However, rather than hold it to task, much of the powerful TV media has completely ignored this, preferring to concentrate on Bollywood…inexplicably, large India’s media houses think its viewers would rather watch news centered around Bollywood than jobs… Maybe nothing spells more starkly how broken India’s TV journalism is than the edging out of this massive health crisis by ground-breaking investigations such as Rajput’s housekeeper claiming he rolled joints for the actor…

Like in Herman and Chomsky’s model for the American media, it is difficult to not see a pattern in the Indian media’s complete disavowal of the issues that matter in favour of a constant focus on the Hindi film industry. By abandoning its duty as a check on power, the media has given the ruling dispensation a free pass, which would rather have Indians obsess over   the   supposed   debauchery of faraway people rather than wake  up to see  the deep  crisis they themselves are stuck in. (Shoaib Daniyal in the scroll.in 01-09-20)

‘Is there a bigger agenda behind drug probe against select Bollywood actors?

 ”What started off as a rather grotesque ‘Theatre of the Absurd’ has rapidly degenerated into a dark comedy or horror show. Tell me — is there nothing worse happening in India besides Bollywood stars doing drugs? Or is there a sinister pattern emerging, as several alert critics have been pointing out — are our so-called ‘neutral’ government agencies merely doing their (hit) jobs by targeting top stars and minor players, in their unseemly rush to ‘clean up’ showbiz? Why are they hand-picking these particular stars and not several others who may be equally guilty? ….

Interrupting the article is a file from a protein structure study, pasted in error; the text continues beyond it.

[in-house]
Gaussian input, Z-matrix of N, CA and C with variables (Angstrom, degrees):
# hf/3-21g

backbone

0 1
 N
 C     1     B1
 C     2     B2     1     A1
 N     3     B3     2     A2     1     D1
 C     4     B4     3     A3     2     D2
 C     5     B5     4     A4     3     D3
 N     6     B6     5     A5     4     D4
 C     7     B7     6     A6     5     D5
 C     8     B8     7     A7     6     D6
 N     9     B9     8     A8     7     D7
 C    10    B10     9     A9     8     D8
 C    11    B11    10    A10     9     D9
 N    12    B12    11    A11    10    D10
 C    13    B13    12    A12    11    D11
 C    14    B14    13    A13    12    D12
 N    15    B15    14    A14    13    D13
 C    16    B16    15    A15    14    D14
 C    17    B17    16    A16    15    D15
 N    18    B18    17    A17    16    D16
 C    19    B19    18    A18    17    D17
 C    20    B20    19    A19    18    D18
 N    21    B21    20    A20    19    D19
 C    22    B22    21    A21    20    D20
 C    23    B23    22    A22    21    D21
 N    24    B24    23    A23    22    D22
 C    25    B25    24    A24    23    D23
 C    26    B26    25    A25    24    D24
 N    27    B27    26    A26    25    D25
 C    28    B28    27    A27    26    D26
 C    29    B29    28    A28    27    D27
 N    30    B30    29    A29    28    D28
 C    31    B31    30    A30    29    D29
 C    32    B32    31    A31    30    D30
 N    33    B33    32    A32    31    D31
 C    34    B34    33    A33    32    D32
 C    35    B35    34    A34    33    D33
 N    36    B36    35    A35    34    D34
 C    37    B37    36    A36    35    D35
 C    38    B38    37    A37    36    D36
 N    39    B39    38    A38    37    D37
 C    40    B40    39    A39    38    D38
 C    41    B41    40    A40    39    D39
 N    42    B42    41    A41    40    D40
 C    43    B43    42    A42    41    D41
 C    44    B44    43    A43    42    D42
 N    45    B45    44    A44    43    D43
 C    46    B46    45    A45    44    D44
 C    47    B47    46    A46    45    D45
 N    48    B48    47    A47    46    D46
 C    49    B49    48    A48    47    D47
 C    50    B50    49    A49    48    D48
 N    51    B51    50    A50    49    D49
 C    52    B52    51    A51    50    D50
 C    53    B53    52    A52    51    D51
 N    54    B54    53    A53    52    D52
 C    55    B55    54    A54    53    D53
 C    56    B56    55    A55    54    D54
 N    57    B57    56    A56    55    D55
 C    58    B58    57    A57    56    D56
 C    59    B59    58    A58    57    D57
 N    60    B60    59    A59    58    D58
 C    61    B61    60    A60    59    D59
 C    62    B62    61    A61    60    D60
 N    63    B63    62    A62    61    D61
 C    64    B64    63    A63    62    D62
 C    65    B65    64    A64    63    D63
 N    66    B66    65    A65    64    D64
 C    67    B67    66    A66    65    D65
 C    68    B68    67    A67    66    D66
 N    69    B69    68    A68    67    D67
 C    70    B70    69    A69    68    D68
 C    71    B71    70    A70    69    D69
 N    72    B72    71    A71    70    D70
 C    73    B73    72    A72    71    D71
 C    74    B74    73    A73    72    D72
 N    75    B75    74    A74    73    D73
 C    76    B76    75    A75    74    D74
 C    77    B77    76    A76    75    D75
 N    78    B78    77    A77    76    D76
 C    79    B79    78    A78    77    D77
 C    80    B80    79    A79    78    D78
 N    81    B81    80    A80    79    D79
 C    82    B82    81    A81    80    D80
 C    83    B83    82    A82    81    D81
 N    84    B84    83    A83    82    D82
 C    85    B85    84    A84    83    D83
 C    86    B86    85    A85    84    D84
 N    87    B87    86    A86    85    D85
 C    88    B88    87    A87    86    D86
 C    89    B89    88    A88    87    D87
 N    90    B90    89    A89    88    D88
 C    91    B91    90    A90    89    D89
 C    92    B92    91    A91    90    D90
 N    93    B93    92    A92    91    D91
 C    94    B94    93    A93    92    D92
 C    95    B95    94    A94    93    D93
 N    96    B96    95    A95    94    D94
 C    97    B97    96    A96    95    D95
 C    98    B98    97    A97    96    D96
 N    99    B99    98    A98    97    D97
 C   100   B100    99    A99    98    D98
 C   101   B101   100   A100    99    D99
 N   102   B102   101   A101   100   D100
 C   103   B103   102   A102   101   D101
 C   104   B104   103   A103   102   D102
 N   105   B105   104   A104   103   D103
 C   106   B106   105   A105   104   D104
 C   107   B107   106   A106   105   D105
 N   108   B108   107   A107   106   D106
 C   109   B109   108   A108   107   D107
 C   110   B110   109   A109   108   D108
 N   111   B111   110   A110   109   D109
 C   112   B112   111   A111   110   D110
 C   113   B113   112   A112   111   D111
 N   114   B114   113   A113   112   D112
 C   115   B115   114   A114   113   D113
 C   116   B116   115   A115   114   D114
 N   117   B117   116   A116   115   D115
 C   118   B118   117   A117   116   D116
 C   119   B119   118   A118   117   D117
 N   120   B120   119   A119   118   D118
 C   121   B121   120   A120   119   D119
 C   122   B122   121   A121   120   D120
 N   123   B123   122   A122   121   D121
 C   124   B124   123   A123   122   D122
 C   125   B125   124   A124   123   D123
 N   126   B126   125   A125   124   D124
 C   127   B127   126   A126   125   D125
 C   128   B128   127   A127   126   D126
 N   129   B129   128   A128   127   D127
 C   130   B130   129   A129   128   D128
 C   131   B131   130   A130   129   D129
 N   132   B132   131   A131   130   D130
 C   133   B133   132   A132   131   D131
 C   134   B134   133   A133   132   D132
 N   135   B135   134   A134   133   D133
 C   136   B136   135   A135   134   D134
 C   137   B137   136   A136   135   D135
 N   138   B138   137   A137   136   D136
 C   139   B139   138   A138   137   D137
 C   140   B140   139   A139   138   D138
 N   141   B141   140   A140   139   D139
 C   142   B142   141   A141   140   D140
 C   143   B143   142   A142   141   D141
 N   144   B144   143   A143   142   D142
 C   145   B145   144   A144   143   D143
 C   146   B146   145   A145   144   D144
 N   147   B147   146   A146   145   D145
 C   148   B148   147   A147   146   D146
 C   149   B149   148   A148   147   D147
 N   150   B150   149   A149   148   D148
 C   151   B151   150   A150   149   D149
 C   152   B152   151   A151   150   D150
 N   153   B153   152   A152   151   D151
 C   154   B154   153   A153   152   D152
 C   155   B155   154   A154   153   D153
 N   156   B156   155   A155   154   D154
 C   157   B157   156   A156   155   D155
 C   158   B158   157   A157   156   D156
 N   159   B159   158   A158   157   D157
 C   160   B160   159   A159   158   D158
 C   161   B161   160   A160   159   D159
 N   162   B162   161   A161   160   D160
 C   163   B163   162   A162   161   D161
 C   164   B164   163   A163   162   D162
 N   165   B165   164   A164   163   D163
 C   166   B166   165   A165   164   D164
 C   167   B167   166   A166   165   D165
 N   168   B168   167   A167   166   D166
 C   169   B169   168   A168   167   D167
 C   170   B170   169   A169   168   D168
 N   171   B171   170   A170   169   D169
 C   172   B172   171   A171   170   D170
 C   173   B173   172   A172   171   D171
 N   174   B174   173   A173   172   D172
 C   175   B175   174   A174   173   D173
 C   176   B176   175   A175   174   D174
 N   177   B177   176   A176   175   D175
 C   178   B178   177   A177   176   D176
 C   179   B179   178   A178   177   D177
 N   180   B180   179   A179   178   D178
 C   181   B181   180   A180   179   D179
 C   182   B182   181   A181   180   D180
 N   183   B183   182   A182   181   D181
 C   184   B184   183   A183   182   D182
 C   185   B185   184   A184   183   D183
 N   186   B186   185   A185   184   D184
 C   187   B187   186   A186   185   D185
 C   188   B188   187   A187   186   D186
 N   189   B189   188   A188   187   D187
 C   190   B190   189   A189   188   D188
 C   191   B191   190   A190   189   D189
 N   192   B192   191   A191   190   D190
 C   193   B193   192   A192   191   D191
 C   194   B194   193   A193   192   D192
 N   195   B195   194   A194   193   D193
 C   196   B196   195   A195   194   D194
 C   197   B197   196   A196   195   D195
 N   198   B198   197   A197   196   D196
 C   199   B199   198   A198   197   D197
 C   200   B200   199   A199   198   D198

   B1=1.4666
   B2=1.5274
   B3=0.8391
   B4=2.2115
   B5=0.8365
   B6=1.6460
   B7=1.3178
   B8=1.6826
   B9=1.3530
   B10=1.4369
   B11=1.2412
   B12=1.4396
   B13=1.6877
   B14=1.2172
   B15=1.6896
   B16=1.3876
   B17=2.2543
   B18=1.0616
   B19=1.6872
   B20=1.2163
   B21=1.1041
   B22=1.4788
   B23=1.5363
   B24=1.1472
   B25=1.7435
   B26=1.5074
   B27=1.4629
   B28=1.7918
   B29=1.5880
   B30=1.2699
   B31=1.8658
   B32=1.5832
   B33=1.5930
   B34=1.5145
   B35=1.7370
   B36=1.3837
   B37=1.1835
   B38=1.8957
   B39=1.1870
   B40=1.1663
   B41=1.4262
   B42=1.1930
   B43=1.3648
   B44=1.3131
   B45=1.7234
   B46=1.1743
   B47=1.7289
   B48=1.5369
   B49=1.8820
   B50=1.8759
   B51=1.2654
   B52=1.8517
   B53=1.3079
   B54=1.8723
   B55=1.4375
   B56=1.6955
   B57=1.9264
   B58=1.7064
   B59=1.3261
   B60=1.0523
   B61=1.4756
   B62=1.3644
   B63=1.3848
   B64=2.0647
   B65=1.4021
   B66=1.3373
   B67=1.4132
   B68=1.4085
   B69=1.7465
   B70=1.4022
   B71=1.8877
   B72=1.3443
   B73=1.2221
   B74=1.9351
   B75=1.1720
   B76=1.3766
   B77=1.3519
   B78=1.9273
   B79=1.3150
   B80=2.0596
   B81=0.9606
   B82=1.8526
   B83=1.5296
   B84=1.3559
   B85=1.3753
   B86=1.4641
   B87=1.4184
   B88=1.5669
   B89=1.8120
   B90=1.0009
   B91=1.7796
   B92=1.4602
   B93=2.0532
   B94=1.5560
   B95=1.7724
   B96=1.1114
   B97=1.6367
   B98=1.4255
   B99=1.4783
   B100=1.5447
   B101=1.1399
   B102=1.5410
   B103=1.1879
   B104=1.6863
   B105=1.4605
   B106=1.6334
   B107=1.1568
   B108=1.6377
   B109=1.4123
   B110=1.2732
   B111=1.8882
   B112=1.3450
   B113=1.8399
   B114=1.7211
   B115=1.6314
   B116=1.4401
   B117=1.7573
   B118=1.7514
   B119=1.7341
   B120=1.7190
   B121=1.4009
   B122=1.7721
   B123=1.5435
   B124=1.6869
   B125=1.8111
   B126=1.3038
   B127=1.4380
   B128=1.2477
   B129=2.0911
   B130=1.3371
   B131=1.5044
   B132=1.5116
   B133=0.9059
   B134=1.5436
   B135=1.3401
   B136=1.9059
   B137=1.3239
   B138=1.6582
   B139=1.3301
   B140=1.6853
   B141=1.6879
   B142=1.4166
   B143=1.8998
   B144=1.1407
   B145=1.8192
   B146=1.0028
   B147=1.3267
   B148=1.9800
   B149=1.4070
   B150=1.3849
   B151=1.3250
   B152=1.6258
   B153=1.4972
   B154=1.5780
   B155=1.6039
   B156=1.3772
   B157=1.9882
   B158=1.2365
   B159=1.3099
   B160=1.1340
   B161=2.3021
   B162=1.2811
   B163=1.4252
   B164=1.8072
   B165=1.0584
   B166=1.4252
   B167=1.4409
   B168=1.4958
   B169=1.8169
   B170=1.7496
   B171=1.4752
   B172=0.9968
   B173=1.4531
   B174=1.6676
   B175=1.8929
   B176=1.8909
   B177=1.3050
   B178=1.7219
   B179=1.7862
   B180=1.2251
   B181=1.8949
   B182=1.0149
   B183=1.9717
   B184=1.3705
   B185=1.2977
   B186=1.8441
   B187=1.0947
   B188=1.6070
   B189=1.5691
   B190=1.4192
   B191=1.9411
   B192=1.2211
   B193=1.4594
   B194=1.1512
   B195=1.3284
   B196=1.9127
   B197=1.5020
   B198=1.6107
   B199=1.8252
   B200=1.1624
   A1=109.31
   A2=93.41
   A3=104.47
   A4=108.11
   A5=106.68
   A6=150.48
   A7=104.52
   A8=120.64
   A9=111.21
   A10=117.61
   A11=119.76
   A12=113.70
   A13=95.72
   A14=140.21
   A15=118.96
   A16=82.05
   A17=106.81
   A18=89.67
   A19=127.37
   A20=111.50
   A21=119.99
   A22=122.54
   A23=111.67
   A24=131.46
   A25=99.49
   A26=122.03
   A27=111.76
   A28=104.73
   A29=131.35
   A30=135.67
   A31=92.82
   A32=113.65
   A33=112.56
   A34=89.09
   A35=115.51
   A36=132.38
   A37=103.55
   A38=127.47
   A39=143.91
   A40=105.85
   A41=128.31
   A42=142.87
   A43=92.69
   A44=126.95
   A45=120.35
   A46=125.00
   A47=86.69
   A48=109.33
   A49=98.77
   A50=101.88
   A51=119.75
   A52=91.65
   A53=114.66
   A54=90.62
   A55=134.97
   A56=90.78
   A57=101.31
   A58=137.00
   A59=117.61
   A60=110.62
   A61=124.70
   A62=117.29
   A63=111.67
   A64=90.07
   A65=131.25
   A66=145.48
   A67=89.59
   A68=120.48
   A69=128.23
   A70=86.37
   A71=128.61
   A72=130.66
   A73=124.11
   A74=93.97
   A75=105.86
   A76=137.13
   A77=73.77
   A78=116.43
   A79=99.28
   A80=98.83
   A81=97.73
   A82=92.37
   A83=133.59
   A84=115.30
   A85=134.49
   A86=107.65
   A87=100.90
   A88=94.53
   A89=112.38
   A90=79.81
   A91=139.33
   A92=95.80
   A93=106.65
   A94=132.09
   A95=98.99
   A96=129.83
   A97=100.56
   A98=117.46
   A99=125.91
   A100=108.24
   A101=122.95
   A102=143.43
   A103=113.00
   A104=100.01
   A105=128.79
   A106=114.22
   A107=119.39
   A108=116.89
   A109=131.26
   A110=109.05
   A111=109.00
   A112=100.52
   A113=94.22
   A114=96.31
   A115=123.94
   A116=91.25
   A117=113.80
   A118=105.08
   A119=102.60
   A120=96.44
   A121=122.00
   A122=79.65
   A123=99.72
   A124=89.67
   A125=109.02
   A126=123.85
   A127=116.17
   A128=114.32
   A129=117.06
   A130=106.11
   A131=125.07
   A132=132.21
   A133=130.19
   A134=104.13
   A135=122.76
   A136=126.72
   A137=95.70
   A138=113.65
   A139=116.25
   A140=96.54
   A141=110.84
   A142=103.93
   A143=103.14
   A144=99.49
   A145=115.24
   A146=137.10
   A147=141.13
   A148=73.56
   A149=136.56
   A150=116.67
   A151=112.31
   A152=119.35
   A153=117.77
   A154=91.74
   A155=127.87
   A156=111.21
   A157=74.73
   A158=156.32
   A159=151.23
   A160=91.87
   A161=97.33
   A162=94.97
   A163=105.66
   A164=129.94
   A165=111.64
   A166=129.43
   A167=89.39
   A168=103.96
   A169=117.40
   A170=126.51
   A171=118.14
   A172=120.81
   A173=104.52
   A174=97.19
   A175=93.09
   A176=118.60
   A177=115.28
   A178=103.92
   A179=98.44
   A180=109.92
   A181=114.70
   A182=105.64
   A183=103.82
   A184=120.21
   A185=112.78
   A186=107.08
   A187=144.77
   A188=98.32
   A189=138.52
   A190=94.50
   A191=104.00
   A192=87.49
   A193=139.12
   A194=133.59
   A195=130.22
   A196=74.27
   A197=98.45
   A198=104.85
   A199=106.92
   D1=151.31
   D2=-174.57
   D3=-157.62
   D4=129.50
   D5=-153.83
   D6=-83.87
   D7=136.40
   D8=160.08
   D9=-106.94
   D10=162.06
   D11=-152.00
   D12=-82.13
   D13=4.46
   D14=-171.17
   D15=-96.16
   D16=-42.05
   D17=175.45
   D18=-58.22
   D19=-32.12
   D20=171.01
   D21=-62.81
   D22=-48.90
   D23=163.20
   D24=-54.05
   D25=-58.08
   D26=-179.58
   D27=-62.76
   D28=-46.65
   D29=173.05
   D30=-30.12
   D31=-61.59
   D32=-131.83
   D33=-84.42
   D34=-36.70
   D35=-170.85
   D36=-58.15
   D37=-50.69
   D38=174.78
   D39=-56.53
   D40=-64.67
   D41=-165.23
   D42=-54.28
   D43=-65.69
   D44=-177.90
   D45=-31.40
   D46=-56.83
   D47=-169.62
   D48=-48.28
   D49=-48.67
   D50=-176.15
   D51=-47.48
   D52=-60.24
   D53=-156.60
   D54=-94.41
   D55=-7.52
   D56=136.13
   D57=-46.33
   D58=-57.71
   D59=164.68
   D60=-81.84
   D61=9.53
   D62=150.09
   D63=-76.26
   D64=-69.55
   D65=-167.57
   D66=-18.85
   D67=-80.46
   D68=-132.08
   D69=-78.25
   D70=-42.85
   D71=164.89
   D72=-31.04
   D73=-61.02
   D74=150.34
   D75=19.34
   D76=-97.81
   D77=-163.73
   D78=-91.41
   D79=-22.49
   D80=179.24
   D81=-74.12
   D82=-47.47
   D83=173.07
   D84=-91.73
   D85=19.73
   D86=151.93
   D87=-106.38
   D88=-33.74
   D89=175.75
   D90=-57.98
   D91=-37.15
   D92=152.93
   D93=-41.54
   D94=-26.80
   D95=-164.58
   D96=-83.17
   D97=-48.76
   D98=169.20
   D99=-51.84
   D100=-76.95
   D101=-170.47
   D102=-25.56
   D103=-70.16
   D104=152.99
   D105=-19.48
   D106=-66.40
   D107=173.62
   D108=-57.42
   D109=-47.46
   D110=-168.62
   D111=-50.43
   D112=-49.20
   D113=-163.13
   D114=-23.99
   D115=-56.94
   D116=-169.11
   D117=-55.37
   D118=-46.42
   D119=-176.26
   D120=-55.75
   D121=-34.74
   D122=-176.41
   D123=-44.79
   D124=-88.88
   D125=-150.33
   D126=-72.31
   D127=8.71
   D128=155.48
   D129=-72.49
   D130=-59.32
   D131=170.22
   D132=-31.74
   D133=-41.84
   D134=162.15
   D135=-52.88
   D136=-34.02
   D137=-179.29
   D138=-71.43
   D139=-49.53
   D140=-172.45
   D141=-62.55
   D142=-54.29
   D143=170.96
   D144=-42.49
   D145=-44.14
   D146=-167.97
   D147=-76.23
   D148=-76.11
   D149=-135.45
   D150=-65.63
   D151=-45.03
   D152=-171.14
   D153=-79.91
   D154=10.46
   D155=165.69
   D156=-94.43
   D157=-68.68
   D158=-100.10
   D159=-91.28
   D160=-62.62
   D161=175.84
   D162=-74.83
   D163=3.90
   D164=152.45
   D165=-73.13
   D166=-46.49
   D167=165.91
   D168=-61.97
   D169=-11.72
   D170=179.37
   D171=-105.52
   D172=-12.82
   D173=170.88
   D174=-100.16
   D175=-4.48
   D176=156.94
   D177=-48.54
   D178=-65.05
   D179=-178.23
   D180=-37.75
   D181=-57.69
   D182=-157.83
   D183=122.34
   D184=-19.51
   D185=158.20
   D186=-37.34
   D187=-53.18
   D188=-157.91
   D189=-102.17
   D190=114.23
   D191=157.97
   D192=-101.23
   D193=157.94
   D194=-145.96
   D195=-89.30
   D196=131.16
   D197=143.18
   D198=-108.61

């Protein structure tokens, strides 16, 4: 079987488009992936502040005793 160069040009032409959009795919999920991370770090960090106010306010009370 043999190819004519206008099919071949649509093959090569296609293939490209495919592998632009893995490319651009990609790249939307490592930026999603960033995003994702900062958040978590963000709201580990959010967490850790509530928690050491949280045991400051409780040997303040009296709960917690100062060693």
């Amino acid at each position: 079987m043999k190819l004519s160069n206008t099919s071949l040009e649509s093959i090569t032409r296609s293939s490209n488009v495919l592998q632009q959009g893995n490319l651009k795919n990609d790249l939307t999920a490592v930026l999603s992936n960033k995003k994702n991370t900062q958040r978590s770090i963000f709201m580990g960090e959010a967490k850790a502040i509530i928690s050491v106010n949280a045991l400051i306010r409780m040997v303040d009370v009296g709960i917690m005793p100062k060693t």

Everyone has realised it is no longer about SSR, or Rhea or any of those associated with SSR’s death. It is now an insane shikaar to selectively implicate big names from Bollywood in an effort to: a) divert national attention from ‘unimportant’ crises, fiscal, legal, and Covid-related issues; b) assume control of Bollywood through intimidation and threats. The second aspect is very important, given the incredible, almost immeasurable influence of Bollywood on the nation’s imagination. The long-term benefits of insidiously taking over the lives and content of India’s vibrant entertainment industry are obvious. Apart from the monetary angle, it is the idea of entertainment itself that’s at stake…

When a concerted effort is made to paint a terrible picture of an entire industry by picking on high-profile, successful targets, the government machinery effectively chokes free cinematic expression and sends out a strong message to those who aren’t willing to kneel down and surrender to the state. This form of pressurising is being witnessed across other cultural platforms — in the rewriting of our history books, renaming of heritage sites, restructuring of institutions and the gagging of media. Bollywood had been spared so far. But the SSR case provided the perfect alibi to muscle in and hijack an entire subculture that has spoken the language of India’s masses for over a hundred years.

This is an opportunity to move in swiftly (timing is everything), using the smokescreen of massive ‘drug abuse’ and smoothly taking control. Once it’s a done deal, all those self-righteous fellows strutting around with a holier-than-thou attitude will disappear into the woodwork, not to be seen again. Hatchet job complete. Mission accomplished.

Yes, there are Bollywood A-listers who do drugs. So do B-grade politicians. And sadhus. And businessfolk. And traders. Many others. I mean, drug use is not Bollywood’s vice exclusively. Why has not even a single politician’s name emerged? These are the same netas who party with their Bollywood buddies… Do you mean to say they sip Thums Up and avoid coke at cosy private bashes where they are regulars?…Using a Bollywood tragedy to influence Bihar elections is just testing the waters for the big bang to come — the total takeover and makeover of Bollywood.” (Shobhaa De in the Times of India 27-09-20)